Situated on Schöne Aussicht and overlooking the park of Karlsaue, the Neue Galerie is home to the municipal and State art collections. From the Romantic-era landscape paintings of the 19th century to masterpieces of German Impressionism and works of contemporary art, the Neue Galerie invites its visitors to join an exciting dialogue of the eras. One of the gallery's areas of emphasis is the systematic acquisition of pieces of documenta art that has been in practice since 1982, using dedicated funds provided by the municipality of Kassel and the State of Hesse.
After the close of documenta 14 the museum is open once again, and visitors are invited to rediscover the collection of modern art: in the course of re-establishing the exhibition, it has been enlarged by about 50 new works, and new areas of emphasis have been created.
History of the New Gallery
The original museum was purpose-built as an art gallery between 1871 and 1877 from plans by architect Heinrich von Dehn-Rotfelser (1825 – 1885) to house the collection of paintings, already famous at the time, of Landgrave Wilhelm VIII of Hesse Kassel (r. 1730/51 – 1760).
Having been converted into a town palace during the French occupation under Jérôme Bonaparte (r. 1807 – 1813), the structure could no longer be used as an exhibition building afterwards. It was only on the initiative of Oberpräsident (i.e. Prussian governor) Eduard von Möller (1814–1881) that a new building modeled on Munich's Alte Pinakothek was eventually realised by the architect Heinrich von Dehn-Rotfelser (1825–1885).
The building was heavily damaged during WWII, and faced demolition for many years afterwards. It was only after both the Old Masters and the 18th-century art collections had been relocated to Wilhelmshöhe Palace, in 1962, that a rebuilding of the structure as a home for modern art could finally be tackled.
As part of a throrough reorganisation of the Museumslandschaft Kassel, the Berlin architectural practice of Staab Architekten was charged with the task of overseeing an extensive overhaul and modernisation of the building in the years 2006-2011. The removal of the collection of 18th-century art - works by the Tischbein and Nahl families of painters - to Wilhelmshöhe Palace has been among the most significant alterations to the museum's focus. Today the Neue Galerie specialises in showing regionally and internationally significant paintings, sculptures, and New Media from the 19th to the 21st century.
The art of the 19th century
Among the highlights of 19th-century art at the museum are works by Johann Martin von Rohden, by the Late Romantic artist Johann Wilhelm Schirmer, and by the Willingshäuser school of painters. The transition into the 20th century is marked by large collections of works by Neo-Impressionists Paul Baum and Curt Herrmann, both of whom had been engaging with the achievements of Impressionism in their own work early on. Further highlights of the Neue Galerie are works by Lovis Corinth, especially his masterful Walchensee landscape of 1921.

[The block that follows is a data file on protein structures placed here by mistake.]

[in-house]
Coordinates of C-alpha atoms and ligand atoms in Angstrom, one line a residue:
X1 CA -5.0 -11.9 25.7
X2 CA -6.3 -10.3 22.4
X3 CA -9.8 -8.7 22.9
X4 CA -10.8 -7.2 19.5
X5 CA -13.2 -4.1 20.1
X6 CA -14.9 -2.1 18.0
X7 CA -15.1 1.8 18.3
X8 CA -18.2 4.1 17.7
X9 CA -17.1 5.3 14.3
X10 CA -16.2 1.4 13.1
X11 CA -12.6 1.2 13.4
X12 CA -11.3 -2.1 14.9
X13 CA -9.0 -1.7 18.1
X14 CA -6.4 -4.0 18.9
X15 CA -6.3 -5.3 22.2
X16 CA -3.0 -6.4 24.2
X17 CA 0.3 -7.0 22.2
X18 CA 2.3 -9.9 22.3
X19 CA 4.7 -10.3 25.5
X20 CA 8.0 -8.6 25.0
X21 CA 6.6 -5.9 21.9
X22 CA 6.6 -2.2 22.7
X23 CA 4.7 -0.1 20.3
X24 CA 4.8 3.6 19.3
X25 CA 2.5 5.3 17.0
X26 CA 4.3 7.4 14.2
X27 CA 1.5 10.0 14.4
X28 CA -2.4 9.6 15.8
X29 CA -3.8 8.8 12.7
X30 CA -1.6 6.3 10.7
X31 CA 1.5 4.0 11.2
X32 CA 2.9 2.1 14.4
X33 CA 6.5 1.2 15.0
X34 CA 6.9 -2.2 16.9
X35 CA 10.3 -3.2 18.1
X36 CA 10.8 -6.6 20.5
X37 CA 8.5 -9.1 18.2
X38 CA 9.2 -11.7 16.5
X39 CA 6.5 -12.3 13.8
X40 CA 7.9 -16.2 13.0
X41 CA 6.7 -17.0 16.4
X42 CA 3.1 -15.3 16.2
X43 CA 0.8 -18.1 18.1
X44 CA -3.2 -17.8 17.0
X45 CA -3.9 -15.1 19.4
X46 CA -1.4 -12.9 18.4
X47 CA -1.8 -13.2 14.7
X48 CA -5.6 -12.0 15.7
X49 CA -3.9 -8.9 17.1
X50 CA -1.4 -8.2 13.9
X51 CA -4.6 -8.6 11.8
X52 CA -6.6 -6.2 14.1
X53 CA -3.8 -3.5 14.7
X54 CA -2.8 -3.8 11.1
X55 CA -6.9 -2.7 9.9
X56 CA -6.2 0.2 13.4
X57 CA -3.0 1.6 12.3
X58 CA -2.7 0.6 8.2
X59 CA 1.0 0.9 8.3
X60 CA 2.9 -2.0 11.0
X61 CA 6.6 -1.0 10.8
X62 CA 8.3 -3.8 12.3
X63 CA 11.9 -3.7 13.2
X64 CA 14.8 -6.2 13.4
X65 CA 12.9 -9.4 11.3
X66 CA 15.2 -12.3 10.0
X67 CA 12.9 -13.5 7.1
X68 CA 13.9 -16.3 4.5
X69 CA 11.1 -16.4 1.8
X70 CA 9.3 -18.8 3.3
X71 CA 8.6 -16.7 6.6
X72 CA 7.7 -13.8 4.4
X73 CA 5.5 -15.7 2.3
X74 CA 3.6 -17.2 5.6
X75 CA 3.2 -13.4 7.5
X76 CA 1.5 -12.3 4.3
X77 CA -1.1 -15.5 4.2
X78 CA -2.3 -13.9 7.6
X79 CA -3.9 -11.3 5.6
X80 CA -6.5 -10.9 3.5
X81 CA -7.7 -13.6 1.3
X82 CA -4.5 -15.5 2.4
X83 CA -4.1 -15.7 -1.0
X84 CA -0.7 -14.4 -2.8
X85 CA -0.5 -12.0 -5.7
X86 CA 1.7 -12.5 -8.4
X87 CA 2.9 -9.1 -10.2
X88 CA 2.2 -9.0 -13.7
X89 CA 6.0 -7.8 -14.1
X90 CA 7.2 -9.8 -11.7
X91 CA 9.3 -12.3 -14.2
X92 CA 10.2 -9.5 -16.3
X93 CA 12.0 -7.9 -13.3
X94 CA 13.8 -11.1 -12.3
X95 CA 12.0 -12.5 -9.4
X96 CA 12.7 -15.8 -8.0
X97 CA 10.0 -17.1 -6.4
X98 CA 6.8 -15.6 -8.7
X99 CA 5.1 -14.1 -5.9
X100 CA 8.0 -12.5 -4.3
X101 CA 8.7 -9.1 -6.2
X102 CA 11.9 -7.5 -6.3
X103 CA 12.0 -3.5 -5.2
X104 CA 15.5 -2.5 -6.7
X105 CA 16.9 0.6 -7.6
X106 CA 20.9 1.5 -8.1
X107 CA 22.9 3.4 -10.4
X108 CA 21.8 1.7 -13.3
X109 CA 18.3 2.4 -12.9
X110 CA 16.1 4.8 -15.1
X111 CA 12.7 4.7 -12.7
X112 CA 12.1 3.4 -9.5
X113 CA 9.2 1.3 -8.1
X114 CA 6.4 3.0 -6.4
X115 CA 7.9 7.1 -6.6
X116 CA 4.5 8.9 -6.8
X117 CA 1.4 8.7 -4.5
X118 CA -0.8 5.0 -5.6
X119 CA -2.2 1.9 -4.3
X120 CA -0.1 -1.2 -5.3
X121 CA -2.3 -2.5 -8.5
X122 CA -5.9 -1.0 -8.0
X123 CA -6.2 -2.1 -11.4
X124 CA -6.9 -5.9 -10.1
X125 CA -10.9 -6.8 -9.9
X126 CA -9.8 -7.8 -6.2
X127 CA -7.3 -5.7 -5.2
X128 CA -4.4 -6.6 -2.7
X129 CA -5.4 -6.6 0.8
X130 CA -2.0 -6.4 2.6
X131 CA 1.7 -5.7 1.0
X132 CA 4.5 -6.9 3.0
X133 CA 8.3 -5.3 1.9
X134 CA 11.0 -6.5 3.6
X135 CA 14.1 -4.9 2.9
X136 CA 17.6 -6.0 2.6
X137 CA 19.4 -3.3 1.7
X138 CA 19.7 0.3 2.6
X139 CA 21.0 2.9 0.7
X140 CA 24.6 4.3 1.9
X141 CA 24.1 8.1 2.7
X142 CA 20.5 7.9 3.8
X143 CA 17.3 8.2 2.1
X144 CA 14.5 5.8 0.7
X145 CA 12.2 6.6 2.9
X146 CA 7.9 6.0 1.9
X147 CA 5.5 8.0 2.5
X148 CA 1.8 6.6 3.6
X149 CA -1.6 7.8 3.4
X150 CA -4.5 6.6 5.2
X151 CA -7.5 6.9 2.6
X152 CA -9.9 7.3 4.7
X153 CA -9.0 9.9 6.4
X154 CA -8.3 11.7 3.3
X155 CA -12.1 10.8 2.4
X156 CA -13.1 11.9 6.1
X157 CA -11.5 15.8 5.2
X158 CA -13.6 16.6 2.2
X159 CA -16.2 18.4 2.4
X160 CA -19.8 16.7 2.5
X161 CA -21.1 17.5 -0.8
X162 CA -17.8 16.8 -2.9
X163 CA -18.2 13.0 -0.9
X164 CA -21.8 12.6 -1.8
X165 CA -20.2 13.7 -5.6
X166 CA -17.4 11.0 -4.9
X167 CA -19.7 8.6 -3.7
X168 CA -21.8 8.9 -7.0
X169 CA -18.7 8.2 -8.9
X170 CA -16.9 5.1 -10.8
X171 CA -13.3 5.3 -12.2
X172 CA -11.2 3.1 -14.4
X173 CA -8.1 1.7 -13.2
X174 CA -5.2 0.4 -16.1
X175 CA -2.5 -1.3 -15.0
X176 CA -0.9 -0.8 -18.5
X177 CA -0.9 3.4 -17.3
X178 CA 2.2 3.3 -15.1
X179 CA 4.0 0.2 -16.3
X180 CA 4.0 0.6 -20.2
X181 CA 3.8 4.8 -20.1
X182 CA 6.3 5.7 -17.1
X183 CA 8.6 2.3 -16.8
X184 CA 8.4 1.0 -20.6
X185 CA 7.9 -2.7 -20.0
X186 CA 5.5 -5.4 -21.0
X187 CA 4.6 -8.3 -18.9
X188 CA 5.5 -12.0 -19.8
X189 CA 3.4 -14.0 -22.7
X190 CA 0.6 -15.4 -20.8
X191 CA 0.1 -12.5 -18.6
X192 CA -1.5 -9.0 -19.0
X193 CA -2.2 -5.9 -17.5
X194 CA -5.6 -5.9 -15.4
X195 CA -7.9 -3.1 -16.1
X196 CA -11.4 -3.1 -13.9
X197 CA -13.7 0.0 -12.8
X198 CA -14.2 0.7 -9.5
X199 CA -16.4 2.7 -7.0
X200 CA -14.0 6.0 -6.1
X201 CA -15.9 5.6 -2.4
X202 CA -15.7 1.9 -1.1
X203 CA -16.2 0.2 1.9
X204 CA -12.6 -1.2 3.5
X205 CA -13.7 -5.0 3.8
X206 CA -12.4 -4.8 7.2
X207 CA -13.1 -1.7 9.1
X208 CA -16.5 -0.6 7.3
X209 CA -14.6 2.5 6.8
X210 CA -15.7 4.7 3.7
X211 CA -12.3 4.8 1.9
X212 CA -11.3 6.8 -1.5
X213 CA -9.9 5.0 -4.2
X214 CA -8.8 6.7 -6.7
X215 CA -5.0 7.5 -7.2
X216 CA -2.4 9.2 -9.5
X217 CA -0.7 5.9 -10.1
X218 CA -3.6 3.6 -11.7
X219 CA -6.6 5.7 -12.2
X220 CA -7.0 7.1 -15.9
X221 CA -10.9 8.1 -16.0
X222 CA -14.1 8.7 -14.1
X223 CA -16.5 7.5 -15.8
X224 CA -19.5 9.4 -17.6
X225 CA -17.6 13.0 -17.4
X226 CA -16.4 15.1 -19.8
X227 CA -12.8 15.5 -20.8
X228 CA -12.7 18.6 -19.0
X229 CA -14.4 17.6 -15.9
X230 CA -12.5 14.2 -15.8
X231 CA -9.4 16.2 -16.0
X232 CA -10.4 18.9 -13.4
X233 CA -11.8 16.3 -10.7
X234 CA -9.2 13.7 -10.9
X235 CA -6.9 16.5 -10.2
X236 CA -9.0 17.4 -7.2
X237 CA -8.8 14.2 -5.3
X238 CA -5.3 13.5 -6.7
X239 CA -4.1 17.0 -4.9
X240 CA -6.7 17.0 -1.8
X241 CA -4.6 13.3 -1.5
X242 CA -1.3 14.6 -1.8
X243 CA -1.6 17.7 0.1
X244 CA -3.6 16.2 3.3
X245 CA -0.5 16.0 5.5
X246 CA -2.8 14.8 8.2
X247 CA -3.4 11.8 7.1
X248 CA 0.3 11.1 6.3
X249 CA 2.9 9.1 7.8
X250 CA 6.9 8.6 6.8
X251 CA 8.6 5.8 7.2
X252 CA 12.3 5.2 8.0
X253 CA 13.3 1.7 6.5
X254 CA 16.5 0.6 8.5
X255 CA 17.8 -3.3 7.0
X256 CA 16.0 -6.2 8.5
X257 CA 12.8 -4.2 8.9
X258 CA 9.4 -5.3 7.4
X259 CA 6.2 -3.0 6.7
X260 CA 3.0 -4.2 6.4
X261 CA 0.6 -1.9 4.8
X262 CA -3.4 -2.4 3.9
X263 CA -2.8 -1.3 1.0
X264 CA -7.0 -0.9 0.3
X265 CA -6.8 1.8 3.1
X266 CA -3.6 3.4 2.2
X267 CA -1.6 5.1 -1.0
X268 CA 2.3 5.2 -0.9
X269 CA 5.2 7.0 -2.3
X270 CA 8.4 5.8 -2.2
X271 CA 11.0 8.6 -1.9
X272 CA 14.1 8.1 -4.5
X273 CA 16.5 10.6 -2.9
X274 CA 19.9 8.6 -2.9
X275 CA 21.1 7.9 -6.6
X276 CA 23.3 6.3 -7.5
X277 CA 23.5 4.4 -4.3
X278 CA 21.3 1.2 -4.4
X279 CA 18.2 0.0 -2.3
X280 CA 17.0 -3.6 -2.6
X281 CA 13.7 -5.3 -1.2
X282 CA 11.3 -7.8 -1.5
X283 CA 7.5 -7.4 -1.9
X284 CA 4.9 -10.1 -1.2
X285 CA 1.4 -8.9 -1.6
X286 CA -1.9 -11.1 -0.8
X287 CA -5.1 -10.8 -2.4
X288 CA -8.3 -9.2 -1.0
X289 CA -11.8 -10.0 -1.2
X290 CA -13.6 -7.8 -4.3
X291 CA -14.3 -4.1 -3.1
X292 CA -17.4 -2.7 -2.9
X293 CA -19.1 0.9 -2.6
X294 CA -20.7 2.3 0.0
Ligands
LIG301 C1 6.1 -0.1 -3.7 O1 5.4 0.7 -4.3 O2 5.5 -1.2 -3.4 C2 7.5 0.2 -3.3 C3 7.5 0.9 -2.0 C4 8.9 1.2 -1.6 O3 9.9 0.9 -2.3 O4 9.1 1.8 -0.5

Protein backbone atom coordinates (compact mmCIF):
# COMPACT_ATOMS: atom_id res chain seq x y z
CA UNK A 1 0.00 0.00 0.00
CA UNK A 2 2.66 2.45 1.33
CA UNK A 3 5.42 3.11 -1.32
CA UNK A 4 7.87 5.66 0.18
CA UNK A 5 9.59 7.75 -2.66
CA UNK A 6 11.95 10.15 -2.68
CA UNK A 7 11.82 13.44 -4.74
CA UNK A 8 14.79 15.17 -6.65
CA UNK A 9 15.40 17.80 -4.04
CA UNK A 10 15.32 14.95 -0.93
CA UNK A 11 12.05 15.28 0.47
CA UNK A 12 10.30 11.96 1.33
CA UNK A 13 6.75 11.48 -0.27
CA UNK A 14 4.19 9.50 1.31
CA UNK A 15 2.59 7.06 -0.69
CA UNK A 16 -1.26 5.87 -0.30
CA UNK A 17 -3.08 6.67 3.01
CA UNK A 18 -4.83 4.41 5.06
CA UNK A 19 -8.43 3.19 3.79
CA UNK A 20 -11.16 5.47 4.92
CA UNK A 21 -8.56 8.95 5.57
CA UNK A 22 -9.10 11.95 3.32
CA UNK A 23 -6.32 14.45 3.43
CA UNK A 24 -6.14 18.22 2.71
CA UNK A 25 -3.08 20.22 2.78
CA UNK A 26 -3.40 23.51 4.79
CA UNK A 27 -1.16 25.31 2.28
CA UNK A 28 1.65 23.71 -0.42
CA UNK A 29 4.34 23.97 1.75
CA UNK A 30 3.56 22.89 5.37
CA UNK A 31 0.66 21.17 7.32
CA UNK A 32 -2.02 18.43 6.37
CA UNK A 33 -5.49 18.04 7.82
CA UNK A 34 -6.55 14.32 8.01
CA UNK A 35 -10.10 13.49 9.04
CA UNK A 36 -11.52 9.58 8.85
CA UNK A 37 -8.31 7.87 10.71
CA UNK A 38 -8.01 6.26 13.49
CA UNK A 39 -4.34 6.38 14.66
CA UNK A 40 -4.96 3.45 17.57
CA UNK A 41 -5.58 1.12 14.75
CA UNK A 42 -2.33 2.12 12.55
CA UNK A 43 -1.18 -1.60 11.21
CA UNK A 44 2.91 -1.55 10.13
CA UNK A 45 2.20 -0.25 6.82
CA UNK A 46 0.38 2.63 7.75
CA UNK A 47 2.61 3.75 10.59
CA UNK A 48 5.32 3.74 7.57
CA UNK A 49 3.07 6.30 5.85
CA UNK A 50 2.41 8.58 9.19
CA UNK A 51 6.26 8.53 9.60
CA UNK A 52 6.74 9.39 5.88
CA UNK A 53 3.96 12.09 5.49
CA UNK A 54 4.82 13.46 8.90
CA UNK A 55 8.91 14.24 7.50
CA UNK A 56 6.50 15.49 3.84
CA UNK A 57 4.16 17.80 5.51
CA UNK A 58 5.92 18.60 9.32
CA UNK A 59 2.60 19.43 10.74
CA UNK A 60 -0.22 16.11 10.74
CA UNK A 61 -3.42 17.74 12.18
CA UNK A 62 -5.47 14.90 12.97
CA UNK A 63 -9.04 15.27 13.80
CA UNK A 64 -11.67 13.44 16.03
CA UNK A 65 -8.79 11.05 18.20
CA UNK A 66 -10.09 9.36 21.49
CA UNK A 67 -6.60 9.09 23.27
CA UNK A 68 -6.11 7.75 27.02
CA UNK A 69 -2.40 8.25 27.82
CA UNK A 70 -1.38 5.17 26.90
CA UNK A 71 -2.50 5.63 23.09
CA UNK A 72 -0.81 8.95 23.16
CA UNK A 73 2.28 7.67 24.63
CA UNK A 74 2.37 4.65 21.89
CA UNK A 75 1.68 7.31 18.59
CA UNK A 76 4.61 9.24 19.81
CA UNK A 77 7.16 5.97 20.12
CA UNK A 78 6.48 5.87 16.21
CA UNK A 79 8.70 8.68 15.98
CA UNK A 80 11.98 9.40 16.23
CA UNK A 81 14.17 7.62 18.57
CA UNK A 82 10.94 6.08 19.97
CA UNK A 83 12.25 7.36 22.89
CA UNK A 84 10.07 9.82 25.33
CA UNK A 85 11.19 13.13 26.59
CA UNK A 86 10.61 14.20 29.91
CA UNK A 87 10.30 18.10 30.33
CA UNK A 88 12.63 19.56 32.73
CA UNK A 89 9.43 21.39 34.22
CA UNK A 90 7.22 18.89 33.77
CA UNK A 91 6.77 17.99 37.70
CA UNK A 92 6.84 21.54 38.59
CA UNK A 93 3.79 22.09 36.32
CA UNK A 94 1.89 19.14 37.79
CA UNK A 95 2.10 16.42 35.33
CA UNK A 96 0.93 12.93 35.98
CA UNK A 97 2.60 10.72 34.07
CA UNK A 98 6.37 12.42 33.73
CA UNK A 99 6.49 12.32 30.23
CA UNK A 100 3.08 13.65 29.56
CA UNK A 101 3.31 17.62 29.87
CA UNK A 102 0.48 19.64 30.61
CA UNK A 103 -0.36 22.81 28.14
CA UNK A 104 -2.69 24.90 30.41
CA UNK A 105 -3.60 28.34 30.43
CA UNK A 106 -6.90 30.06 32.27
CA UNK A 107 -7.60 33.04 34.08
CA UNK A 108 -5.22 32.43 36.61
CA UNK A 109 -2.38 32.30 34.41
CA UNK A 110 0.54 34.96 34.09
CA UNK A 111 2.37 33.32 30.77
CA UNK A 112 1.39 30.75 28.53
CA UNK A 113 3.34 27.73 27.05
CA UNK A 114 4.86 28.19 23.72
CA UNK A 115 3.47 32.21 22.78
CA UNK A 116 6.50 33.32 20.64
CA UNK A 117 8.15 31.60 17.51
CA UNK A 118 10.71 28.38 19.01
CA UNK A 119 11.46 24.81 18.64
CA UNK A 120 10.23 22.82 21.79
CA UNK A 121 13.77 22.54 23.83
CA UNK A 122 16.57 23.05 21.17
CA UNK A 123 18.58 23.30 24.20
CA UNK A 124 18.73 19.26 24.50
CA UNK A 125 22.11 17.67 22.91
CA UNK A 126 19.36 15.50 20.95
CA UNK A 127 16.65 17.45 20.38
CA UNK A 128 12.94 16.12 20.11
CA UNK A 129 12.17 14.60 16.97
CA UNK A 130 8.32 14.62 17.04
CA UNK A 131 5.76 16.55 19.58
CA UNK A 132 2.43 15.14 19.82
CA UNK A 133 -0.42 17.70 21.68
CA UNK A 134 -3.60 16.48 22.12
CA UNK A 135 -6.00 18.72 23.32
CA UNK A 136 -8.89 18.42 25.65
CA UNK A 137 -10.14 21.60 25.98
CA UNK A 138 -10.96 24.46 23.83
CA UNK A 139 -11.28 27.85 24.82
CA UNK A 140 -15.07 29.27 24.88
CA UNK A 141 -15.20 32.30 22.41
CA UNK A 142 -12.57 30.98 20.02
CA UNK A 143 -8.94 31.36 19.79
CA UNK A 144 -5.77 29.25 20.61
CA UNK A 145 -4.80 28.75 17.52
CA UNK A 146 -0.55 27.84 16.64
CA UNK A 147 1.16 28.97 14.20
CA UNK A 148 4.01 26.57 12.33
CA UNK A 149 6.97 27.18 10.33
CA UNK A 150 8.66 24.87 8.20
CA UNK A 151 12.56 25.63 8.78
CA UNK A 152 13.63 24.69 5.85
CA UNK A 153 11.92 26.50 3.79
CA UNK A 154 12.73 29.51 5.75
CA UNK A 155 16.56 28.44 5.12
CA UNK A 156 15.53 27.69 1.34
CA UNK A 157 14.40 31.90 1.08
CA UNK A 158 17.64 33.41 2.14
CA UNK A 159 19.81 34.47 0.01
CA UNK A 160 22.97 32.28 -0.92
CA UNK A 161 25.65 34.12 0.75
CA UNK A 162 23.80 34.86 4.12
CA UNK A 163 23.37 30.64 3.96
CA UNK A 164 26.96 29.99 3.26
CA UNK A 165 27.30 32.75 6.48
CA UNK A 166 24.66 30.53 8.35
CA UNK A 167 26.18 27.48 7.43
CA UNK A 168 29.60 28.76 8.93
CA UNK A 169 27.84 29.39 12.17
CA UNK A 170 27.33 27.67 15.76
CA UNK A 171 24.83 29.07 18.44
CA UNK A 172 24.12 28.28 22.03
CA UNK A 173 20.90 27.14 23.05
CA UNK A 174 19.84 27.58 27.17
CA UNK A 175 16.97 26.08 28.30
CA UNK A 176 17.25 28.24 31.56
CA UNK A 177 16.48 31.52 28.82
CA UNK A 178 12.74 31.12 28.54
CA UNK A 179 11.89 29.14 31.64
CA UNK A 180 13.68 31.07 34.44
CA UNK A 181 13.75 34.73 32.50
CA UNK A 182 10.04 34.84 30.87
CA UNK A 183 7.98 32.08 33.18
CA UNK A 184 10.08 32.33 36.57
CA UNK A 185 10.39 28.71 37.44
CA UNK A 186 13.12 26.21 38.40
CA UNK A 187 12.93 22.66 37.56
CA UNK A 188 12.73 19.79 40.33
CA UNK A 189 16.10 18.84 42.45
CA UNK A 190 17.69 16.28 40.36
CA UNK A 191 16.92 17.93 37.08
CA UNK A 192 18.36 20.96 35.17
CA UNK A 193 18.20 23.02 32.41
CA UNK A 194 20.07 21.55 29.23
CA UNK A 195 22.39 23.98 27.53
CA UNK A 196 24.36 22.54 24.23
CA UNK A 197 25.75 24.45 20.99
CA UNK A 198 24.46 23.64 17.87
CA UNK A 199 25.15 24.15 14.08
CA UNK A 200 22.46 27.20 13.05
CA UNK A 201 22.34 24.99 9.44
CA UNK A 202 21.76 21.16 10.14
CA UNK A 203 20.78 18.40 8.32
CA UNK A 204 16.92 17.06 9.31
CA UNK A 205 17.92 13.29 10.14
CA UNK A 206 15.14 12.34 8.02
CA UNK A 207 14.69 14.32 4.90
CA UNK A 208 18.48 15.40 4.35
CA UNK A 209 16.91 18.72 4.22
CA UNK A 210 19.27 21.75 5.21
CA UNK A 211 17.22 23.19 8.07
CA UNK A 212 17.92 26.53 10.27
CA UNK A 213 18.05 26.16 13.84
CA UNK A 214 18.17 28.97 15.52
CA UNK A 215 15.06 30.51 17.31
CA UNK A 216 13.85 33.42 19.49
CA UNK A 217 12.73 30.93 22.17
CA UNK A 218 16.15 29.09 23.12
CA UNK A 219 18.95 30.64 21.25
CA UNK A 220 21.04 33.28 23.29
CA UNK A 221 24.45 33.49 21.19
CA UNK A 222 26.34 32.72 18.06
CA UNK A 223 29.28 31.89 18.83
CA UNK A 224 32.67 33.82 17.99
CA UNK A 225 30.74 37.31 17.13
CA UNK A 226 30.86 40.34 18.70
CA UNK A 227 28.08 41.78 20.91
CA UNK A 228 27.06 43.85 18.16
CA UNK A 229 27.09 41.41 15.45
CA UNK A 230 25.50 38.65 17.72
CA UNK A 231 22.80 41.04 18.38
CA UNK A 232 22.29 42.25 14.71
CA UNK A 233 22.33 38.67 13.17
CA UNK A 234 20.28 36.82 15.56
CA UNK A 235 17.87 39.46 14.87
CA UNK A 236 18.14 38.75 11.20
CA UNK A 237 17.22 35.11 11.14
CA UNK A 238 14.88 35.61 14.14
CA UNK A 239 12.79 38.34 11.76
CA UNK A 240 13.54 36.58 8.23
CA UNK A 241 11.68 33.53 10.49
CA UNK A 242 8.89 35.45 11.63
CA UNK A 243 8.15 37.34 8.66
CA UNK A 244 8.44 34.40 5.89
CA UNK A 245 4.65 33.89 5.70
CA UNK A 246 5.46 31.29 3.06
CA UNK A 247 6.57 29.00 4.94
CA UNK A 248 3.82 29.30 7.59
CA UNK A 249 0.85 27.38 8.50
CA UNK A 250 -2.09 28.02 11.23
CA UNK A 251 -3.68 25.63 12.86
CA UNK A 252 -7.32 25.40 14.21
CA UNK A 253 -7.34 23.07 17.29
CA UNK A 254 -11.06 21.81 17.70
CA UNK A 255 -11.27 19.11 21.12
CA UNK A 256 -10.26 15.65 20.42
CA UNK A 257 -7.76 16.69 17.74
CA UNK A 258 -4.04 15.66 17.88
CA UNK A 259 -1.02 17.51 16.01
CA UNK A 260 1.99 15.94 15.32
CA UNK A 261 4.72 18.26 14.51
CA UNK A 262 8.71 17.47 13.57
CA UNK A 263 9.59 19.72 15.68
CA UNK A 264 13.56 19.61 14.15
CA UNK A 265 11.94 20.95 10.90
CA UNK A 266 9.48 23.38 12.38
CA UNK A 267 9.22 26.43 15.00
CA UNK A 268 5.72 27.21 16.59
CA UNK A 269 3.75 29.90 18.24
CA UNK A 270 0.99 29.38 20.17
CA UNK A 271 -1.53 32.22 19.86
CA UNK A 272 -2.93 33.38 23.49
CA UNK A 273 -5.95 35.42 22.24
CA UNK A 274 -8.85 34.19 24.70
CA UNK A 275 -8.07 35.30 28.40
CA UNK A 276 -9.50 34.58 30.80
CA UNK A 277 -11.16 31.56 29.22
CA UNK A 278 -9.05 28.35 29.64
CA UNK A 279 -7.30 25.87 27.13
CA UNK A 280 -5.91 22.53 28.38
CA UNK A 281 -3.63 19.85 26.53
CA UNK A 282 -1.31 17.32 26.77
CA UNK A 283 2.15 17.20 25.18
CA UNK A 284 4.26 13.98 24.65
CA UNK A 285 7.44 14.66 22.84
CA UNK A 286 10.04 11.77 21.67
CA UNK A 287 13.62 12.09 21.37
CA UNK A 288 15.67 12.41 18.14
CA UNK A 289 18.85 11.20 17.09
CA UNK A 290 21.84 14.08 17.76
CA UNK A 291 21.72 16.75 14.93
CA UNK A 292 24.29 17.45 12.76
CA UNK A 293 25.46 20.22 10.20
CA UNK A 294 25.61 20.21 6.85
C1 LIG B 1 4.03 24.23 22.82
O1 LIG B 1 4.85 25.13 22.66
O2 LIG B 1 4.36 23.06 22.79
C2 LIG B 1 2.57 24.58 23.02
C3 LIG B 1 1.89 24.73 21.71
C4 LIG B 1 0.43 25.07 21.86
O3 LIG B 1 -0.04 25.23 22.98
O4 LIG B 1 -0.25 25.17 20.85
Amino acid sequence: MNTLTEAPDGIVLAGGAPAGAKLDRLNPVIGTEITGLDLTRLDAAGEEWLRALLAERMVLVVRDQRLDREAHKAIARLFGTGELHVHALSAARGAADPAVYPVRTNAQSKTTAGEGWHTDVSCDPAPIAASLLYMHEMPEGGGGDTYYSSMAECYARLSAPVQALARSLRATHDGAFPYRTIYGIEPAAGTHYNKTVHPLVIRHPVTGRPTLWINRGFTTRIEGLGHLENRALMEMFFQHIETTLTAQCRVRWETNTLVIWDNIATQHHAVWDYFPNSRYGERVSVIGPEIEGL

Click to access the inventory catalogue of 19th-century paintings (in german)
Classical Modern to documenta art
The modern era is represented by works by, among others, Alexej von Jawlensky, Henri Laurens, and Max Ernst. Further areas of emphasis are represented by paintings and sculpture from the post-war years, works of Pop Art and abstract paintings up to our time. Among them are works by the informal »Quadriga« group of artists, examples of monochrome painting, and magnificent works by Ernst Wilhelm Nay, Sigmar Polke, Hermann Nitsch, and Gerhard Richter.
Pieces acquired from the documenta exhibitions are especially rewarding. The collection has been enriched by top-class works of international contemporary art, among them "Goulimine" by Rupprecht Geiger, Michael Rakowitz’ much-lauded installation »What Dust Will Rise?«, Hito Steyerl's »Red Alert« and the walkable spiral "Isola" by arte povera artist Mario Merz. Recent acquisitions include the painting »vater kind kind« by Swiss artist Miriam Cahn and the installation »Music Room, Athens« by Nevin Aladağ, both participants of documenta 14.
Beuys in Kassel
The centrepiece of the collection is a room on the ground floor that was designed by Joseph Beuys himself on the occasion of the museum's inauguration in 1976. The installation comprises »The pack (Das Rudel)« (1969), four vitrines, 29 drawings and seven three-dimensional paintings. Originally displayed as a loan, the entire installation could be purchased in 1993 with the support of several trusts (Hessische Kulturstiftung and Kulturstiftung der Länder).
It is expressive of Beuys' »extended definition of art«: art has the power to transform society, always provided humans succeed in using their own creative potential.